"Just not as exciting," is how most of the
students who attended the Shapiro party, which
was held at the Union instead of the president's
house for the first time, reacted to the recep-
They liked the cookies at Shapiro's home bet-
ter. They liked the formal atmosphere at
Shapiro's house better. They missed the grand
tour of Shapiro's residence.
Sure, they liked Harold and his wife Vivian.
One student said Harold seemed like a "smart
guy," while another student found Vivian "just
like a mom."
But most agreed that they would have rather
visited the Shapiros at home.
Happily though, in a triumph for students,
the Shapiros agreed-to move the party back to
their house next year.
And with that, most students settled back and
enjoyed the reception. After all, donuts may
not be as exciting as cookies but there is no use
in wasting them.
Superstar freshmen athletes like Anthony
Carter or Antoine Joubert may be great for
Michigan athletics, but the University has
given full support to a proposal that would
make athletes like those two ineligible for their
In fact, the whole Big Ten conference is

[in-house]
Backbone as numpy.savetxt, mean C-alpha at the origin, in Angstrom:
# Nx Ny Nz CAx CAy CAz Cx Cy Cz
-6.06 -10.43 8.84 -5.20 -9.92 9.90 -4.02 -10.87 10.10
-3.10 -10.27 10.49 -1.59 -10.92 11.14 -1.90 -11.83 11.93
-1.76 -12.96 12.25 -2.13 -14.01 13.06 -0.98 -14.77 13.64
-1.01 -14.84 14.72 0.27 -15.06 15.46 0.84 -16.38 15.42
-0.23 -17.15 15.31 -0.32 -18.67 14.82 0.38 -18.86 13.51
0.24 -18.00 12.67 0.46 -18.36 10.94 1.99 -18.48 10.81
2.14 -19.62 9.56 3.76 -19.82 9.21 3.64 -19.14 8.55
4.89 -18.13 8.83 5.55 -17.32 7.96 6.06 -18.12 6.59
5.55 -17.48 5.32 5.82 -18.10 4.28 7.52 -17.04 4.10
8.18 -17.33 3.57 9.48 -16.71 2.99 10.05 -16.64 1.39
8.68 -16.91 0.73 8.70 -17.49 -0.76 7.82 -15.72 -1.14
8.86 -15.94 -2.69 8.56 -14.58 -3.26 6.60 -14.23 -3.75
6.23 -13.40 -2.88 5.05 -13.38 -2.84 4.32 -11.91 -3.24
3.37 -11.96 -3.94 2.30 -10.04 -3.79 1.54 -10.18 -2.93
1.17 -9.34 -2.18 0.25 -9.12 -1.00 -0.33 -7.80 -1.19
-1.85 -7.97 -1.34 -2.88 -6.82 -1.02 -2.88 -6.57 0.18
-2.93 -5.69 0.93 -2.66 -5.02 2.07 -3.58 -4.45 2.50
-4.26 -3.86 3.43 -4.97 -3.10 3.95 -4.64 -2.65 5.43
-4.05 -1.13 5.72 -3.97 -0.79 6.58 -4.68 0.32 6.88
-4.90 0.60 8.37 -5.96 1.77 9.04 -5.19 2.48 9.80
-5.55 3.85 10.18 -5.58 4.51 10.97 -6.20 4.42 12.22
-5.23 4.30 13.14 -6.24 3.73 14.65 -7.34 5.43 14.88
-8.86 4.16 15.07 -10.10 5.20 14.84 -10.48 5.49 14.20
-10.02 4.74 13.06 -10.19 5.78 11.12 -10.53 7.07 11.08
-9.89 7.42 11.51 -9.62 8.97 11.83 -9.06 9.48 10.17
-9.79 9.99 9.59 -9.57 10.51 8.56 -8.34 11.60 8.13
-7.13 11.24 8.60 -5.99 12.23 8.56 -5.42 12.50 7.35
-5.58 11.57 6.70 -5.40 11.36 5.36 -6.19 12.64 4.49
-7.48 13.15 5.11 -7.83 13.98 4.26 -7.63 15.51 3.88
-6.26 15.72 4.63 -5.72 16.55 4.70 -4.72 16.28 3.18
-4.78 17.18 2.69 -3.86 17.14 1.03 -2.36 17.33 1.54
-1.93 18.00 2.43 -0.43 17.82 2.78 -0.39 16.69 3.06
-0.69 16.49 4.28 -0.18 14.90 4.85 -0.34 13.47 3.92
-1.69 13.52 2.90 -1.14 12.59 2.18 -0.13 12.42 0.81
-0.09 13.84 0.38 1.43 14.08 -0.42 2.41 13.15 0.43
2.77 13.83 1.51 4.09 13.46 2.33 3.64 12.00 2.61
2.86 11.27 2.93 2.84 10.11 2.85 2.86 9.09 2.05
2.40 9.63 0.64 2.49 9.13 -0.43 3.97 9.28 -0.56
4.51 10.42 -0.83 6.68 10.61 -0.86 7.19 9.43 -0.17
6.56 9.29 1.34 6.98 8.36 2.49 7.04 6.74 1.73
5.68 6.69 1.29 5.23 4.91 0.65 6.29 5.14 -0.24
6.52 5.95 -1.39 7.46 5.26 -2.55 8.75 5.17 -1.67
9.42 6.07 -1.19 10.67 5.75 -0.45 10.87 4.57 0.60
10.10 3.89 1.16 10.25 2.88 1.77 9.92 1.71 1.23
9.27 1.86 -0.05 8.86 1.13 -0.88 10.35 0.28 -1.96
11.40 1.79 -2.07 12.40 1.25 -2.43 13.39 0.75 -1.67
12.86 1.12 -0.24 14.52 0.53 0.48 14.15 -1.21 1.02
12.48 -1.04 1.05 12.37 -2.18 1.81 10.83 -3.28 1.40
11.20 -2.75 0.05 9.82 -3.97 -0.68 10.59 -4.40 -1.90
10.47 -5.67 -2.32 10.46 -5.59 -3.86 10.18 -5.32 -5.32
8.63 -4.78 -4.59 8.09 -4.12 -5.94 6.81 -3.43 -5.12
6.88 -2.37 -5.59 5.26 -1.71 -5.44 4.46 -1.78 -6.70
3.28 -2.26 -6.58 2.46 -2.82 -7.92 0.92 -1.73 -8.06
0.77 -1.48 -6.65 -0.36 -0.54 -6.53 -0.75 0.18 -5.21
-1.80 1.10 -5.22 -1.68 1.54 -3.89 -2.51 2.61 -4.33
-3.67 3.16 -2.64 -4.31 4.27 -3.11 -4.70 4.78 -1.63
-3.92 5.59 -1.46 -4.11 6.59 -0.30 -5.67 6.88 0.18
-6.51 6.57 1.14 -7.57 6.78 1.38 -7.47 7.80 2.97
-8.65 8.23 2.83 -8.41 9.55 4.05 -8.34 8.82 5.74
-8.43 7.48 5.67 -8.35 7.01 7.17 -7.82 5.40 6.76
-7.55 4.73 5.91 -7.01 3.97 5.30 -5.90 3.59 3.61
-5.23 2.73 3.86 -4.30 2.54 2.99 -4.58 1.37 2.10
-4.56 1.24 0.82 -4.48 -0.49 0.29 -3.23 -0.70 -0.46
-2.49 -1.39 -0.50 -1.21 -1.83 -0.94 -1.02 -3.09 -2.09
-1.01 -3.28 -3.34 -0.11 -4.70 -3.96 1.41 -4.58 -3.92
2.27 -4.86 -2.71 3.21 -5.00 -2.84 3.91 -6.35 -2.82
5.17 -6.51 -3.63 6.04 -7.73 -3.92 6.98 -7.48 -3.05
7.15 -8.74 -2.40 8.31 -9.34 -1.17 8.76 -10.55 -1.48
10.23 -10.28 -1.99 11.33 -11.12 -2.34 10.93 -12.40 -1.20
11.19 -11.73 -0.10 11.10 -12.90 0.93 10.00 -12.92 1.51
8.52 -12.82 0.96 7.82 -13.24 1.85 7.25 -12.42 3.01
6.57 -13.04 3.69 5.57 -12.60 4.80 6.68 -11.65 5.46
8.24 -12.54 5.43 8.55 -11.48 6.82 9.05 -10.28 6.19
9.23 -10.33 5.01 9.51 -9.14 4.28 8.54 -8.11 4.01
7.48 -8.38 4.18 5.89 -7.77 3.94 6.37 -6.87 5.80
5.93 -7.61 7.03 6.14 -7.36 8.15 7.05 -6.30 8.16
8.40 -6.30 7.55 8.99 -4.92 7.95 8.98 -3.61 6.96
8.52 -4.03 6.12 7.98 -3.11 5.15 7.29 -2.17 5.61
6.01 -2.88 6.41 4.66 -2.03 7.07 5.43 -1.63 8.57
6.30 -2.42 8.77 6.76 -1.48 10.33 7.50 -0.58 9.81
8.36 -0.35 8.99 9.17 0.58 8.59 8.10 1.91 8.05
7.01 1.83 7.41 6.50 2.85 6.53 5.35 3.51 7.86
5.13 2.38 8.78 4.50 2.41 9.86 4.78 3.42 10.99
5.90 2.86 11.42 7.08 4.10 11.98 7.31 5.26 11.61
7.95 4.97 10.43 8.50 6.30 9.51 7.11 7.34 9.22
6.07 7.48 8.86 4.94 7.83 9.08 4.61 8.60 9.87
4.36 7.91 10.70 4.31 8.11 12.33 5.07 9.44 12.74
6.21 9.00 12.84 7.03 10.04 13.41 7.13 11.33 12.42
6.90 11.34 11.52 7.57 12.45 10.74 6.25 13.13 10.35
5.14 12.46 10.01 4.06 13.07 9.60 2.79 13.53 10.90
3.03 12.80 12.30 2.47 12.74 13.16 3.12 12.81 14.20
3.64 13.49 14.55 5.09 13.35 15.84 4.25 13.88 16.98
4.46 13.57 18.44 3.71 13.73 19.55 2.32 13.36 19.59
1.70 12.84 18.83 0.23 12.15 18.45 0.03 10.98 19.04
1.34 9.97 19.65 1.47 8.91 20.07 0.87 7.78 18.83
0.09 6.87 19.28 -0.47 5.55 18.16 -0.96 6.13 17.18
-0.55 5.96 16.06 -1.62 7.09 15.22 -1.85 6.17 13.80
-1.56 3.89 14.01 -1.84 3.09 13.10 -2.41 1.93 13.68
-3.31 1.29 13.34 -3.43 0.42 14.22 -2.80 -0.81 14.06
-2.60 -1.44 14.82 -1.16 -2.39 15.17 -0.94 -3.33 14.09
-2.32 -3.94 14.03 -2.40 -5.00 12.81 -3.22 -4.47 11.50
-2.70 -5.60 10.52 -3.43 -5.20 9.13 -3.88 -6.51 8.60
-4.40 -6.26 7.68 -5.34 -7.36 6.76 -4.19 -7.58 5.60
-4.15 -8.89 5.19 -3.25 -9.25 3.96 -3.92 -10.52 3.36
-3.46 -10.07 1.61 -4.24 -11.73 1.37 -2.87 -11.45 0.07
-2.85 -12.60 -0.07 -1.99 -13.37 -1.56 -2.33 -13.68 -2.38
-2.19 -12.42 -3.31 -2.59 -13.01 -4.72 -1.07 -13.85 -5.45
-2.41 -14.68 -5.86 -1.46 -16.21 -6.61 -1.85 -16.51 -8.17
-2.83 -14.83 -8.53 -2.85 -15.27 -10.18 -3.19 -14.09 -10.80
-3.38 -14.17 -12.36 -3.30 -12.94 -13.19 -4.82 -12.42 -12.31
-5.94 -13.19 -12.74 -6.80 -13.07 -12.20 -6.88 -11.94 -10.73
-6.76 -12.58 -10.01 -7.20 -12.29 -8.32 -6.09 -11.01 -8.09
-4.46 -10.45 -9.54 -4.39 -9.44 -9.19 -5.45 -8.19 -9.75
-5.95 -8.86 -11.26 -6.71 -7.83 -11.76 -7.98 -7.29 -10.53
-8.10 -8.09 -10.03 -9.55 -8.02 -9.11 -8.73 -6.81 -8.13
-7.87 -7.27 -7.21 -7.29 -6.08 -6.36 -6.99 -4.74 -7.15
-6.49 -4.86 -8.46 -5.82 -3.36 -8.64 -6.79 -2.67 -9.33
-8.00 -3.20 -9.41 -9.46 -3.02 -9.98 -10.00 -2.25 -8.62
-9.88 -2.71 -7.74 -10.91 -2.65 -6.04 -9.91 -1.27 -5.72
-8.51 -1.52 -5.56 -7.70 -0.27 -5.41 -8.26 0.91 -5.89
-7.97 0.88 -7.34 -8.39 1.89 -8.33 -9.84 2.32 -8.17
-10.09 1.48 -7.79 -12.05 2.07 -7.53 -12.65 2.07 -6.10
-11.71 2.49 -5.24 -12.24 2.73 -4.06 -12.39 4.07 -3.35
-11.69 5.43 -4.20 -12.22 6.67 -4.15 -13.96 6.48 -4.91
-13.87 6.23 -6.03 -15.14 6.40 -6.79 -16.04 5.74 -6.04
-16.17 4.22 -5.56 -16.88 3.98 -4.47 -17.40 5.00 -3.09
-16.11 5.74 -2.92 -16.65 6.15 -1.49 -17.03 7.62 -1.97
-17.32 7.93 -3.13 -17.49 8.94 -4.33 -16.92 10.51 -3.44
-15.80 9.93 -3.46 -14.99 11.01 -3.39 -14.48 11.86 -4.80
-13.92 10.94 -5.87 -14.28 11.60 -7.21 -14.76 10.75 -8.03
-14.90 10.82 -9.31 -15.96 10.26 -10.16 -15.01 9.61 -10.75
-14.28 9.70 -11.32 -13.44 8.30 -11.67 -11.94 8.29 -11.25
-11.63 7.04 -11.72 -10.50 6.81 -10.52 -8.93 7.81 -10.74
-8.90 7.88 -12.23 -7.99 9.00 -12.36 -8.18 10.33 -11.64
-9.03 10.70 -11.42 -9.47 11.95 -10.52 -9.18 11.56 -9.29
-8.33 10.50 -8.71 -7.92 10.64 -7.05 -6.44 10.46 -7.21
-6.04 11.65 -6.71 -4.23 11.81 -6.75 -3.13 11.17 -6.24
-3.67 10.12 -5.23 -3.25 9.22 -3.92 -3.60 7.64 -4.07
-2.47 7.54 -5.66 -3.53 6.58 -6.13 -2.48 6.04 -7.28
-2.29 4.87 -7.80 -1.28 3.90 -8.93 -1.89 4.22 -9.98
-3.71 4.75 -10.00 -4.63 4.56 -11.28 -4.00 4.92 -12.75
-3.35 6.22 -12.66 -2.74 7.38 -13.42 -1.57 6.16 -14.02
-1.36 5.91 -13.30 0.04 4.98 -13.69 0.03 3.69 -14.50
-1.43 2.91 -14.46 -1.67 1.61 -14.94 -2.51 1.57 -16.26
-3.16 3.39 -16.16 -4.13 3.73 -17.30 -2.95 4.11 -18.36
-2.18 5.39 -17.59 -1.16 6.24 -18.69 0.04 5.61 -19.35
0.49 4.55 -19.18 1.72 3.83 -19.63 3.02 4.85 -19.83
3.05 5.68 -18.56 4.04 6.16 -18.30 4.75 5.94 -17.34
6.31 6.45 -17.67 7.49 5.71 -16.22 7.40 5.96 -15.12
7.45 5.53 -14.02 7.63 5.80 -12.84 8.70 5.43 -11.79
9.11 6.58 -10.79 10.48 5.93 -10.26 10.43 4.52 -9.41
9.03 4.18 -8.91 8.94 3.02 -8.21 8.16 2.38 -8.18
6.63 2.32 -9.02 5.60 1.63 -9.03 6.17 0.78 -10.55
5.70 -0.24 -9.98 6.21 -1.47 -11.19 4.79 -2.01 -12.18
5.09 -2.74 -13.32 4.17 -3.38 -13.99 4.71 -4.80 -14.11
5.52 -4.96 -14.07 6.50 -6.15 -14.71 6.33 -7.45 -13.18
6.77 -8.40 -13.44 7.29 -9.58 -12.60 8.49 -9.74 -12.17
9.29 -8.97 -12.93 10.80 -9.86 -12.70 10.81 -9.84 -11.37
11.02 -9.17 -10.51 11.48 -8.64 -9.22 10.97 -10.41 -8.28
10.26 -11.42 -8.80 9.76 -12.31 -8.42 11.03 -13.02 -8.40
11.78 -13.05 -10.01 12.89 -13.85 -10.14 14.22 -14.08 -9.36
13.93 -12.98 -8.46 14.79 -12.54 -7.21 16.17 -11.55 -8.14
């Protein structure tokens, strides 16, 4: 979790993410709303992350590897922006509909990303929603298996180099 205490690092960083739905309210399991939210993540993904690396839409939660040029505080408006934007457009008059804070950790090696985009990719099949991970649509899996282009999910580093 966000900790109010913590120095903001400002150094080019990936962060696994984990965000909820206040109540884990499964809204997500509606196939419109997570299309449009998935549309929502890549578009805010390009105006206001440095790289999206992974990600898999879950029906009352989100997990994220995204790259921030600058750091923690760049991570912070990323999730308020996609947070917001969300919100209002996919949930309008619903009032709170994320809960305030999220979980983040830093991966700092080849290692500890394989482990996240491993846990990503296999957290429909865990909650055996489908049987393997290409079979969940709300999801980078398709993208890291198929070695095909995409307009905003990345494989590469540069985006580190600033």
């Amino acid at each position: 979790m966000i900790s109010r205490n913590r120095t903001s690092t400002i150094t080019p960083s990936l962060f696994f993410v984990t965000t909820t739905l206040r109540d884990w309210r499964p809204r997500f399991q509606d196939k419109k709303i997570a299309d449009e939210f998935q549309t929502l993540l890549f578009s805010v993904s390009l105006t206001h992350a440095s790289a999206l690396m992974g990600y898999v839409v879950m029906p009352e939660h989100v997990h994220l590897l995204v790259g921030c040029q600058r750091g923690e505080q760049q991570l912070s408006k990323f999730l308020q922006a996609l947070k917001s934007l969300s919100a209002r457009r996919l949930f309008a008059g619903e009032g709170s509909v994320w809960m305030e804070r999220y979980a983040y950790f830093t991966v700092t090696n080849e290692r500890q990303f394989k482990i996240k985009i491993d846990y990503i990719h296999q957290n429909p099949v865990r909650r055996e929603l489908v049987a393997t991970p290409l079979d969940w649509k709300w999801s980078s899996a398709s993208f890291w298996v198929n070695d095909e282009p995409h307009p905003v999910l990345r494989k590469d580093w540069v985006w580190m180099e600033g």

debating whether to present the proposal to the
National Collegiate Athletic Association for
The proposal, barring freshperson athletes
from all varsity competition, is intended to give
first year student-athletes more time to hit the
books by forcing them to spend less time on the
"At some schools a kid plays three games
before school starts," said University athletic
"You remember. You said all that stuff about
how bad discrimination is, especially when it
shows up as apartheid. Almost made me
"Oh, yea. I forgot all about that. What about
"Well have you done it yet? After all, it's
been five months."
m "Haven't gotten around to it just yet - soon
though, real soon."
"Won't the bosses get mad? And what about
all those students and professors who asked
you to do it? Some of them worked pretty hard
to get you to sell those stocks. Remember a
couple of years ago when hundreds of them
showed up at that meeting. Got awfully
crowded in that stuffy little room, especially
when they all started chanting. Won't they all
get mad again?"
Please deposit another $1 million. The
Michigan Union can't seem to keep itself out of
debt, but the University keeps coming to the
money to cover deficits comes from. You got it.
Students. Union officials are already con-
sidering asking for another budget increase.
Perhaps that is the biggest difference bet-
ween the TV show and reality. You can always
turn the TV off.